This Chapter presents a constructive critique of environmental human rights. The analysis is ‘constructive’ in the sense that it seeks to reveal the underlying assumptions and preconditions upon which a discussion of environmental human rights rests. Three key critiques are advanced. The first concerns the way environmental human rights embody an anthropocentric logic that abstracts human beings from the environment and from each other. I suggest that this abstraction gets produced and re-inscribed in the political and legal discourse of human rights and in its application to particular circumstances. Second, I describe how contemporary human rights discourse represents a ‘last utopia’ in the political juncture which right wing Hegelian Francis Fukuyama termed ‘the end of history’. Drawing on Samuel Moyn’s recent revisionist history of human rights, I consider how human rights have been used as a tool for repressing ‘radical politics’ and how the language of human rights acts as a ‘colonizing space’ that subsumes other discourses or modes of action. Finally, I draw attention to critical discourses that get displaced by environmental human rights – namely anti-capitalism and other alternatives to the modern market economy that are often presented under the heading of the ‘new economy’. I argue that the egoism of environmental human rights limits their ability to combat market capitalism and that environmental human rights risk being subsumed within a capitalist economic framework.
Peter D. Burdon
Section 1 of this chapter argues that the Anthropocene should be understood through the lens of Earth system science. It describes the Anthropocene as a ‘recent rupture in Earth History arising from the impact of human activity on the Earth System as a whole’. This statement carries important implications for the human condition; section 2 suggests that environmental thinking might recognize a limited form of anthropocentrism which acknowledges that human beings have become forces of nature. Section 3 considers the implications of the preceding analysis for the future of global ethics. It first argues that the increase in human power recognized by the Anthropocene cannot be appeased by a withdrawal into wilderness ethics or shallow commitments to legal rights. It goes on to suggest that our movements ought to push for deeper notions of egalitarian politics as expressed in notions of liberation, emancipation and power sharing.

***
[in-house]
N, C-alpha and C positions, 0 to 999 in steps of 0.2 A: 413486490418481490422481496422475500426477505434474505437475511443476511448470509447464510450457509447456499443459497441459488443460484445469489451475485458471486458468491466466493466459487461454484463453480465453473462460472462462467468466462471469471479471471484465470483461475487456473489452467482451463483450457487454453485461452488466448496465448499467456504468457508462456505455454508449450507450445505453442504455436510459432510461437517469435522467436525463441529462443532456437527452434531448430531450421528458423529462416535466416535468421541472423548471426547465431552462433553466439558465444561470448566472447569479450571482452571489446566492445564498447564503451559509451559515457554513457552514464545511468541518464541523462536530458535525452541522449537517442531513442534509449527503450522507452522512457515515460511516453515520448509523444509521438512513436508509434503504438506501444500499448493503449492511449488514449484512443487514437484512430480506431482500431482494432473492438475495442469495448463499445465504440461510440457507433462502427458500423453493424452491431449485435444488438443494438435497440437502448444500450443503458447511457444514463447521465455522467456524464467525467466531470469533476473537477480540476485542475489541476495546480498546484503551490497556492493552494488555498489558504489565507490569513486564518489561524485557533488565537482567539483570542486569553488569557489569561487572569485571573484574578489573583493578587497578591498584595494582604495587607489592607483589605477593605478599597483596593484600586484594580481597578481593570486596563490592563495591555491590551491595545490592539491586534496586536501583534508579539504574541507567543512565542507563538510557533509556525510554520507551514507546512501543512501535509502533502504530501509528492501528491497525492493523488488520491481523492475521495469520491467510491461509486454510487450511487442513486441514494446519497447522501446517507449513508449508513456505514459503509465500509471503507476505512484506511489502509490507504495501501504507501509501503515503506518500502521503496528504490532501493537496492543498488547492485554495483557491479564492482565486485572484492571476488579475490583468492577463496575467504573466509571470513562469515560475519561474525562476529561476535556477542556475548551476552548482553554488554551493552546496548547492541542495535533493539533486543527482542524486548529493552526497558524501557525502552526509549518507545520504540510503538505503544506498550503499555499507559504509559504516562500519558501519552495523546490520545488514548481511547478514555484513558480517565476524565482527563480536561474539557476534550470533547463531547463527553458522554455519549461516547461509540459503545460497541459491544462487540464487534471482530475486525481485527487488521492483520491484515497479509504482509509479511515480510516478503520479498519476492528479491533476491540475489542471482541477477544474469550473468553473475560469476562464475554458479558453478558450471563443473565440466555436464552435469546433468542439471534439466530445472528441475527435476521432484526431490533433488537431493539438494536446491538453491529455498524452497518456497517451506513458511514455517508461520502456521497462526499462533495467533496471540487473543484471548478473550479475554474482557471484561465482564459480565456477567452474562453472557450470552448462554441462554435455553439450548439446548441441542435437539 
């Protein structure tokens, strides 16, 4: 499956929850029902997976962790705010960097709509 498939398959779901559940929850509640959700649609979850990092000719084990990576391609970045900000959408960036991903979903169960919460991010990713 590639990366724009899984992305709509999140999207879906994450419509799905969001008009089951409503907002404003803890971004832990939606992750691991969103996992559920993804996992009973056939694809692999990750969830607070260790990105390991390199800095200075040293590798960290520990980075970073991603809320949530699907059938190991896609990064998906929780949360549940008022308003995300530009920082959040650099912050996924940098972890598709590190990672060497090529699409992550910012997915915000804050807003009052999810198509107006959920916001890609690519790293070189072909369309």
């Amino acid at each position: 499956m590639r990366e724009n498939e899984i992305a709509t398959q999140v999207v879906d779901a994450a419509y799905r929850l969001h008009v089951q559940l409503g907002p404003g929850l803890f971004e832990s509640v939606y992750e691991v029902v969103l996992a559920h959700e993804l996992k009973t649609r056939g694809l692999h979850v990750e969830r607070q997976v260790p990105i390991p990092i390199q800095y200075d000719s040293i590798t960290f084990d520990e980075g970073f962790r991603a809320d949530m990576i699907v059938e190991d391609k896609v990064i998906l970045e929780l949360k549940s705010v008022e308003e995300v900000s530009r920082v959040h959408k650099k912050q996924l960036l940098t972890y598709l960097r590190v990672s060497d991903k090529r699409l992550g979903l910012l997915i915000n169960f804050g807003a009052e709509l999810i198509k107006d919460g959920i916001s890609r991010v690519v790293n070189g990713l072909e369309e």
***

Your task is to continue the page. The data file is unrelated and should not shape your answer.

Peter Burdon and Claire Williams
This chapter provides a critical analysis of recent developments granting nature legal rights. After surveying examples it engages with the philosophical and political objections to implementing rights of nature legislation. The critical question guiding this analysis is whether attempts to safeguard the environment through the existence of legal rights advance ecological goals in a sustained and transformative way.
Peter Burdon and James Martel
The dominant method in environmental law is reductionist, doctrinal, solution focused and betrays an unacknowledged belief in the ‘end of history’. Moreover, it is open to a very narrow and highly privileged range of perspectives. By contrast, this chapter draws predominately on traditional and contemporary anarchist literature to advance an alternative legal method. We begin by recovering key insights from the social ecologist Murray Bookchin. Of particular relevance to this paper is Bookchin’s materialist understanding of the environmental crisis and the conditions for social change. Following this, we draw on writers from Peter Kropotkin to Max Haiven to describe the role of ‘activist research’ in environmental law. This involves collaboration between researchers and people involved in environmental movements under study, and by hybrid activist/academic identities on the part of researchers.